AKRON, Ohio – Hideki Matsuyama is the king of post-shot misdirection.
Watch a look of disgust creep across his face after a 7-iron from the fairway, and you might expect the ball to end up in a greenside bunker. But watch it enough times and you’ll know to look for it about 15 feet from the hole.
The Japanese phenom sets a high bar for himself, and he has already been able to match or exceed expectations several times during a brief career. But the performance Matsuyama authored Sunday at Firestone Country Club en route to torching the field at the WGC-Bridgestone Invitational was his biggest head-fake ever.
As anyone who watched his warm-up session can attest, Matsuyama was entirely out of sorts just minutes before heading to his final-round tee time. Iron shots were sprayed, and drives sailed wildly off-target.
“Last night after the round, I went to the range and hit it really well and had a lot of confidence. Then I came to the golf course this morning and I don’t know where it went,” Matsuyama said through an interpreter. “It was probably the worst warm-up I’ve ever had on a tournament that I’ve won. I was shocked.”
That uneasy feeling extended to the opening tee shot, which he pulled well left. But after that, according to Matsuyama, “something clicked.”
Four hours later, he was putting the finishing touches on a bogey-free 61 that tied the course record, gave him his second WGC win of the season and left him five shots clear of his nearest competitor.
“I did hit some good shots, but I was nervous all the way around because I really wasn’t sure of my swing today,” Matsuyama said.
Uncertainty in mid-motion is a familiar fear among Tour pros, but during a seemingly flawless 61? Those are moves that would make Barry Sanders blush.
Matsuyama started the day two shots off the lead, a deficit he quickly erased with a chip-in eagle on the second hole. Another birdie followed on the next hole, and by the time Matsuyama made the turn in 5-under 30 he had one hand wrapped around the trophy.
Granted, it was hardly a done deal given Matsuyama’s recent summer stretch. He was clearly the top player in the world to close 2016, winning four times worldwide including a seven-shot romp against an elite field in Shanghai. He successfully defended his title in Phoenix in February, but since then he has piled up close calls.
Matsuyama couldn’t chase down Brooks Koepka at Erin Hills, and his chances of winning The Open abruptly ended when he blasted his tee shot out of bounds on the opening hole of the final round.
“It’s tough to be able to putt well and hit good golf shots all at the same time,” Matsuyama said. “Even after that good run, I hoped I could continue on but it didn’t happen and I was hoping to do better.”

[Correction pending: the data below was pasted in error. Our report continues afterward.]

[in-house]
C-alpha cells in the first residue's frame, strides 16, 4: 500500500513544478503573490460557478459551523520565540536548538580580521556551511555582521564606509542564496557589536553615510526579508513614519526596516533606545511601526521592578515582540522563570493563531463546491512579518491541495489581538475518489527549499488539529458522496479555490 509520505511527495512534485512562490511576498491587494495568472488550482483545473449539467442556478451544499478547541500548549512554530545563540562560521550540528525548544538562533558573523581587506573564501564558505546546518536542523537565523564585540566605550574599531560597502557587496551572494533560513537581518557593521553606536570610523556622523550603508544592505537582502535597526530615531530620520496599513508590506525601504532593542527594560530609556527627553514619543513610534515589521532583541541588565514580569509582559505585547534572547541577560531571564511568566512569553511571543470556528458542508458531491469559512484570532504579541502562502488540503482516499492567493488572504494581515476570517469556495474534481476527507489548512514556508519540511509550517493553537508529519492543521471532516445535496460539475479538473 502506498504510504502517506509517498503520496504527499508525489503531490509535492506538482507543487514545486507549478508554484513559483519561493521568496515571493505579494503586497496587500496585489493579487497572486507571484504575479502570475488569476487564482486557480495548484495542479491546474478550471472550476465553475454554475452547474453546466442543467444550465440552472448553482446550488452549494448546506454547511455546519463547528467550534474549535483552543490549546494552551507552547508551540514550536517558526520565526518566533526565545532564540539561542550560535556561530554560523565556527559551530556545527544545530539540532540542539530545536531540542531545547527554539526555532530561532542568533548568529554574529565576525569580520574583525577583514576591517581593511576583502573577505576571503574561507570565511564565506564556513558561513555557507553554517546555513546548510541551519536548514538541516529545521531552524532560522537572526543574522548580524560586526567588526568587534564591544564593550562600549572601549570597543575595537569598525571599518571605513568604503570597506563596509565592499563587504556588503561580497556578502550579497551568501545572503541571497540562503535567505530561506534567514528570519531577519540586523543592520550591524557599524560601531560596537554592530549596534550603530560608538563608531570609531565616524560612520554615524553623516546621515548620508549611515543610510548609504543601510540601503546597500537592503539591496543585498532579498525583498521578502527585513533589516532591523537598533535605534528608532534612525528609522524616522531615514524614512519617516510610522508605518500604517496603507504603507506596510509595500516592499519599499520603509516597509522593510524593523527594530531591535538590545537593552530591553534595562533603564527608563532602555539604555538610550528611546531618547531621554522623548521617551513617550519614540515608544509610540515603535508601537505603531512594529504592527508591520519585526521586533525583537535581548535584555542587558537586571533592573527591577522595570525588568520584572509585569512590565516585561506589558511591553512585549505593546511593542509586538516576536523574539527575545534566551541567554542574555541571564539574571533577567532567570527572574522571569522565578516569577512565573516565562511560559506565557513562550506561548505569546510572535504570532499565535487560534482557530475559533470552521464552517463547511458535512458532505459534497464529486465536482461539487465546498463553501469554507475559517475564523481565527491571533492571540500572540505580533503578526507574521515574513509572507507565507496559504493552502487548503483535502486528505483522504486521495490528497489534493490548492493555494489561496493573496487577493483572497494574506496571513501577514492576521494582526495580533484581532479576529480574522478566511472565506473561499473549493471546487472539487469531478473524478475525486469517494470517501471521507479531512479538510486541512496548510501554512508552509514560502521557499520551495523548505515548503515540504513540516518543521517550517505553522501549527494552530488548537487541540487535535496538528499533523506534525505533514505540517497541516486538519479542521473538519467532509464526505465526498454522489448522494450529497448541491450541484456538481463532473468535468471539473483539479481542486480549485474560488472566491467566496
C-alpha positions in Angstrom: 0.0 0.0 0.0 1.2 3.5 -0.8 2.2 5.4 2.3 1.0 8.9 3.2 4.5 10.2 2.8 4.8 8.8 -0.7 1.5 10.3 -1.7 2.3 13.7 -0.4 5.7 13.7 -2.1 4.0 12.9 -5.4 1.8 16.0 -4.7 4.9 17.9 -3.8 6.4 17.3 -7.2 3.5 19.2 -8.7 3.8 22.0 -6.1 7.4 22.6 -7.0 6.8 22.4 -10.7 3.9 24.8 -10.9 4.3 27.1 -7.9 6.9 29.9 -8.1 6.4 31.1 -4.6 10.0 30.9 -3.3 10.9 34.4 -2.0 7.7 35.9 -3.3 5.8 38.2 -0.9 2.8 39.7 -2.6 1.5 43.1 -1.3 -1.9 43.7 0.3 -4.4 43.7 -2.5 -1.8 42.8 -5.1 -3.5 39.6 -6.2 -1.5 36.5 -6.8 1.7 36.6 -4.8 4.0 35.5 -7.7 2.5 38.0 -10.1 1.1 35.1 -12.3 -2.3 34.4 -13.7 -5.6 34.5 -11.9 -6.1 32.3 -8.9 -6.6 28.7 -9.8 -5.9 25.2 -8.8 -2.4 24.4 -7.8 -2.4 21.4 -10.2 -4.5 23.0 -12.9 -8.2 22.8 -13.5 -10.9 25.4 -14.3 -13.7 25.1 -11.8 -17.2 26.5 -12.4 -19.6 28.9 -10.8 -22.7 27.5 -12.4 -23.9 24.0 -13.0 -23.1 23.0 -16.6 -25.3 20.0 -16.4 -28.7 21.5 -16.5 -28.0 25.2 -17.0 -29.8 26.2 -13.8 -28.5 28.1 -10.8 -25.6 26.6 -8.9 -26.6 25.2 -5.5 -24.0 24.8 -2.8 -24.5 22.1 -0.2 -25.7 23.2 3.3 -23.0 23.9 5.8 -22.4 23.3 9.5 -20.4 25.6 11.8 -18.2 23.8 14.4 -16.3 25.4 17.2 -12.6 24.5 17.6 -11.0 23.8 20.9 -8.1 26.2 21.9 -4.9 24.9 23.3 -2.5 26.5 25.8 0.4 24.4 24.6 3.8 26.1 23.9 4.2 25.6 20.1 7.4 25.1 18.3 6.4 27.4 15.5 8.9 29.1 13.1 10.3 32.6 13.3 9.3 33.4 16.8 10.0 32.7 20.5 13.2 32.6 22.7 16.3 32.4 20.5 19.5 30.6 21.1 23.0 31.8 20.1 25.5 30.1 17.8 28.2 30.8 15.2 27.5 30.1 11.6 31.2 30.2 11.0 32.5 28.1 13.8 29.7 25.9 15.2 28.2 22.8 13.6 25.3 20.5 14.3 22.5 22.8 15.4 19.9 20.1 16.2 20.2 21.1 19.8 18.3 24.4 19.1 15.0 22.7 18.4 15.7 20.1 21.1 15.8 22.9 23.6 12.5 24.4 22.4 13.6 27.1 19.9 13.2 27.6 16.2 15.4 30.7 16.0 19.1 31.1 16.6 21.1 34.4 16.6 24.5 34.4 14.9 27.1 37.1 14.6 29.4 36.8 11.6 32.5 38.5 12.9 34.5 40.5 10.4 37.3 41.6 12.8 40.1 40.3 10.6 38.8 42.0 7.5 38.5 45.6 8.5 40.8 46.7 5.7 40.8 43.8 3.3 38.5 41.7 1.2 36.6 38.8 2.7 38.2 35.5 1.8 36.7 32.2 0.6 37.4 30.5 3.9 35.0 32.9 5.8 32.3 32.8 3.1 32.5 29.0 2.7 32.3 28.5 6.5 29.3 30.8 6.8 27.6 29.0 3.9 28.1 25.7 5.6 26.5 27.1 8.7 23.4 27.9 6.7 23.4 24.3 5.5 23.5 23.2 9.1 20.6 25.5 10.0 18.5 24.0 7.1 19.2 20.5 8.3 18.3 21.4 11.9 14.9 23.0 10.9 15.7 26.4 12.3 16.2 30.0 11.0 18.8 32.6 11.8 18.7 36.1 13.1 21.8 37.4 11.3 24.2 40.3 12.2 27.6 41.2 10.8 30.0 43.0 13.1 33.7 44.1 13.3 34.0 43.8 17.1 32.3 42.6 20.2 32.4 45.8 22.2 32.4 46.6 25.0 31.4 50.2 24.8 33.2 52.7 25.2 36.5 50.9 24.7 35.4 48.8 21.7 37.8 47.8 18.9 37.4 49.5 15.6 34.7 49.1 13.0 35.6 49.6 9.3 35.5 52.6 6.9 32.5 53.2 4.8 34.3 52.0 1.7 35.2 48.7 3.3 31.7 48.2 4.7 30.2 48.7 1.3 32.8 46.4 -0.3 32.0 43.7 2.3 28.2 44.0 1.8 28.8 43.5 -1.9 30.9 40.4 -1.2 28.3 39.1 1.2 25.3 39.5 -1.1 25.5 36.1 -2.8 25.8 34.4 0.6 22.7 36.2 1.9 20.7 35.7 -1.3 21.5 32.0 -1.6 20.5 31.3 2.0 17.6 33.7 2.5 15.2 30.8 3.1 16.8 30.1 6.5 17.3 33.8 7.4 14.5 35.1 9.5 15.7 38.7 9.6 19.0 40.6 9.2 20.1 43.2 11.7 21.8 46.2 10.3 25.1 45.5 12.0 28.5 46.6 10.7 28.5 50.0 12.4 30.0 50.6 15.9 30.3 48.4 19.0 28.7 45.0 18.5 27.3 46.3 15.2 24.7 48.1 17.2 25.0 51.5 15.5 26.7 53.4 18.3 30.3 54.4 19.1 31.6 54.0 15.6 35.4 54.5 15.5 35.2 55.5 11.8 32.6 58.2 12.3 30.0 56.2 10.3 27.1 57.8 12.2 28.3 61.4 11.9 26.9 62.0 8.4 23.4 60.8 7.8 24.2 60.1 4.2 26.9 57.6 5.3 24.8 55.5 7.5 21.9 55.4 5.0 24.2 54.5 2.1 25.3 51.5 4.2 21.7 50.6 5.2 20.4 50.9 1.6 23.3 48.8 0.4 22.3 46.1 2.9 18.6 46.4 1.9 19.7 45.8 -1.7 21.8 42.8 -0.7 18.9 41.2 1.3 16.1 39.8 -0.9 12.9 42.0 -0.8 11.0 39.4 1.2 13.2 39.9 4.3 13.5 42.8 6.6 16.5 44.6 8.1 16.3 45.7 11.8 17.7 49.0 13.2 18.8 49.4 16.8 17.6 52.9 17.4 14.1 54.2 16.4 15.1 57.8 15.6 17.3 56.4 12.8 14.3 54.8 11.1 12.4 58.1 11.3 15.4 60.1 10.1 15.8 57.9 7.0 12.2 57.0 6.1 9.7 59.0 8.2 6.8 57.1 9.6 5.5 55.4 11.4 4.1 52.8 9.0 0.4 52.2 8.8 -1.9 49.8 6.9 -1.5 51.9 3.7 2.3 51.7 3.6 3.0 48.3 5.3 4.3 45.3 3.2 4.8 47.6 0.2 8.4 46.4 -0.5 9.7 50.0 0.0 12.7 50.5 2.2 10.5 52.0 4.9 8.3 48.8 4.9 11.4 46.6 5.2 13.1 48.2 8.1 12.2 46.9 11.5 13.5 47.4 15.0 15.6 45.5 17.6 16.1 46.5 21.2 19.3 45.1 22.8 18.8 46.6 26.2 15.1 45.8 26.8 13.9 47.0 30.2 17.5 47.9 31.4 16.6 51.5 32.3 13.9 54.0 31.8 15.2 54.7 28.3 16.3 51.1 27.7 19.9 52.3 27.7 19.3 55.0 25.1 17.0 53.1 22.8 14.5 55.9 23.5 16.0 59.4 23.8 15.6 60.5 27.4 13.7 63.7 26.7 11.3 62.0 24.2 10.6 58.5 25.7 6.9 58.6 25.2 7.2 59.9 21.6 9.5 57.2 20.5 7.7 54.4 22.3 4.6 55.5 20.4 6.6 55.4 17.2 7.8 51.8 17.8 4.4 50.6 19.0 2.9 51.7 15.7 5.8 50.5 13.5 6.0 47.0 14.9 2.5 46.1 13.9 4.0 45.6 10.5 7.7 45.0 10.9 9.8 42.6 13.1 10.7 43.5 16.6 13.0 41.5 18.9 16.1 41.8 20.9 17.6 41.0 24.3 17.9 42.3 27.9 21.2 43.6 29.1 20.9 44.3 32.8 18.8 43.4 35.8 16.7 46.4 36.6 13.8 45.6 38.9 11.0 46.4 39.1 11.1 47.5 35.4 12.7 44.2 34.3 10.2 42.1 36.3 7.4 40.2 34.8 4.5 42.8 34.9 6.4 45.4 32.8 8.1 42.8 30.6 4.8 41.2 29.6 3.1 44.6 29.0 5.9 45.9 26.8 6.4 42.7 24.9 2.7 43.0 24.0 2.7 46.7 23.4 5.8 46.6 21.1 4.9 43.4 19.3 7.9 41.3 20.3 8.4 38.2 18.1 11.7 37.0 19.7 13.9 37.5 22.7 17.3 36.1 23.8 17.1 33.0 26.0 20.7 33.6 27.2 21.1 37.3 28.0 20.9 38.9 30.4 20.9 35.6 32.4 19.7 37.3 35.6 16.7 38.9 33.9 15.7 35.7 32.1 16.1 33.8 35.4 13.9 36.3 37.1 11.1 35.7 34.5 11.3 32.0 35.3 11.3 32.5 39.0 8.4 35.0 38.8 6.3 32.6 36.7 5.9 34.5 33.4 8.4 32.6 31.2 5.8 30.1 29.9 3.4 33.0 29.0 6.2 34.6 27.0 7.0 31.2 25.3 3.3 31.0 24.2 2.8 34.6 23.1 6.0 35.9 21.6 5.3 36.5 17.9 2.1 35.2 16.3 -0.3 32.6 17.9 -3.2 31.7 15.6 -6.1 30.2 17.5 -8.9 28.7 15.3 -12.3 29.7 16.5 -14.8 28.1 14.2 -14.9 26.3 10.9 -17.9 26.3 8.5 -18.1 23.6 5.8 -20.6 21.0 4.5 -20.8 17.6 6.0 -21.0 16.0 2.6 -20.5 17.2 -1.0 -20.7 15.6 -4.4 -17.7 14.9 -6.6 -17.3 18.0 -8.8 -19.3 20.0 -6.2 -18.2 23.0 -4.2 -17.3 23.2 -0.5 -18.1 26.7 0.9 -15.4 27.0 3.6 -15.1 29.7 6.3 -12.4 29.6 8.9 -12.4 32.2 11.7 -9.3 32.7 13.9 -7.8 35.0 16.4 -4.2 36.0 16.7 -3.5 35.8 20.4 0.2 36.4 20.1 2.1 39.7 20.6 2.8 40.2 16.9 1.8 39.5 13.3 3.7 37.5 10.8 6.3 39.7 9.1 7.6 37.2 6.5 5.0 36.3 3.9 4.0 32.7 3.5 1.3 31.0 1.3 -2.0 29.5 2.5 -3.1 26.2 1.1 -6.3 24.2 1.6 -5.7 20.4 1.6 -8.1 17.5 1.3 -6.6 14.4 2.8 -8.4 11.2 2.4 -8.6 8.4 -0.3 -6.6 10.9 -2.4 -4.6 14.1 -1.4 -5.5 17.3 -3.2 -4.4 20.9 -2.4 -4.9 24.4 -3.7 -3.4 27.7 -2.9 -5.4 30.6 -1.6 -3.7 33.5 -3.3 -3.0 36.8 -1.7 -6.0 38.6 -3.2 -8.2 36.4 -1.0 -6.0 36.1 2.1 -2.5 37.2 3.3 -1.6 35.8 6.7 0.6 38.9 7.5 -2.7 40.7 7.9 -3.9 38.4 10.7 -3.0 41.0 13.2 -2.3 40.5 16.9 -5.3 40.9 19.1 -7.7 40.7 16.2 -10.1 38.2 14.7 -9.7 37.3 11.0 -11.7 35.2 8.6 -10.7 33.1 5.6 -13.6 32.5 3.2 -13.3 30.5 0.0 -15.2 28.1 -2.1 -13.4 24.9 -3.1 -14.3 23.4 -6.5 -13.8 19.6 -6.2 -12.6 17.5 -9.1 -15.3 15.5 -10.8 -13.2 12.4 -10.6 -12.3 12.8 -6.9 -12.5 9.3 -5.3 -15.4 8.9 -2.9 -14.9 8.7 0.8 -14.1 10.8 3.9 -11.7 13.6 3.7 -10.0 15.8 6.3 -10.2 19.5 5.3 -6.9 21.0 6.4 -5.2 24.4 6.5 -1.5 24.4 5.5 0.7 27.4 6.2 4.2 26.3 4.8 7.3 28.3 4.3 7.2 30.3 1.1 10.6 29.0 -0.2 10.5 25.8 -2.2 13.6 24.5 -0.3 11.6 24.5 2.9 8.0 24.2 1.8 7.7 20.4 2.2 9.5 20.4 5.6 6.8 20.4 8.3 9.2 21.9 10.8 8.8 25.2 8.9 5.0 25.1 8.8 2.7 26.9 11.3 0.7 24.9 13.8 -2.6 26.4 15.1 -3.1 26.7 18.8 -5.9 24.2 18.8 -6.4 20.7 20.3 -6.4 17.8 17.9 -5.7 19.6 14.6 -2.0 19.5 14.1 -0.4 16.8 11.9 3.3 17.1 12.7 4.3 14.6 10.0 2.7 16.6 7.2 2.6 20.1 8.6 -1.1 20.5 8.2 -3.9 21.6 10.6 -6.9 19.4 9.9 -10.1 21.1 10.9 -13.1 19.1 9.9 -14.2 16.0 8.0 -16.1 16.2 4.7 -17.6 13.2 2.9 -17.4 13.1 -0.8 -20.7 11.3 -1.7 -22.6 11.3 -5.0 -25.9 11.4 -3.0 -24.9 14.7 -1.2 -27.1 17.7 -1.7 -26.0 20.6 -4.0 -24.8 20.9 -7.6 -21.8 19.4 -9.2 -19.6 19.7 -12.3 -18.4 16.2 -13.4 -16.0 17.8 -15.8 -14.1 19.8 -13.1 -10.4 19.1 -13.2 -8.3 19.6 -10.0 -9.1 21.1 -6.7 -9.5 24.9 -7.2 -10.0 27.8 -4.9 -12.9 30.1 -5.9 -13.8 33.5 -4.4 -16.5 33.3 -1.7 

Given another crack on a big stage, Matsuyama barely broke a sweat while vanquishing an elite field and adding his name to the storied history at Firestone that includes the likes of Jack Nicklaus, Arnold Palmer and Tiger Woods.
“Once he gets going, he just keeps the hammer down and keeps it going. It’s very impressive,” said Rory McIlroy, who won here in 2014 and tied for fifth this week. “I mean, he’s won one WGC in China, he’s probably going to win another one here. That’s sort of the caliber of player he is. I expect him to be right up there next week as well.”
If there’s ever a blueprint for shooting a course record, Matsuyama happened to have one in his back pocket. He had a front-row seat four years ago when Woods shot a 61 on the South Course, a performance that seemed equally effortless and led to a seven-shot win.
“I just couldn’t believe it that anyone could shoot a 61 on this golf course,” Matsuyama said. “And then from that point, to work hard and to be able to do it today is a dream come true.”
True to his nature, though, Matsuyama said he downplayed expectations entering the week. He returned home to Japan after his disappointing final round at Royal Birkdale, and he has logged hours and hours on the range this week in Northeast Ohio trying to groove his swing.
The product of those efforts reinforced the notion that Matsuyama’s best can be matched by few – poor warm-up be damned.
“I worked hard early in the week, and every day I seemed to get closer and closer to where I wanted to be,” Matsuyama said.
The victory vaults Matsuyama back into the Player of the Year discussion, and it instantly makes him one of the favorites for the season’s final major next week at Quail Hollow.
It’s a course where he’s expected to thrive, but perhaps the thing that should strike the most fear into his competition would be another batch of one-armed finishes, mid-shot grimaces and haphazard range sessions.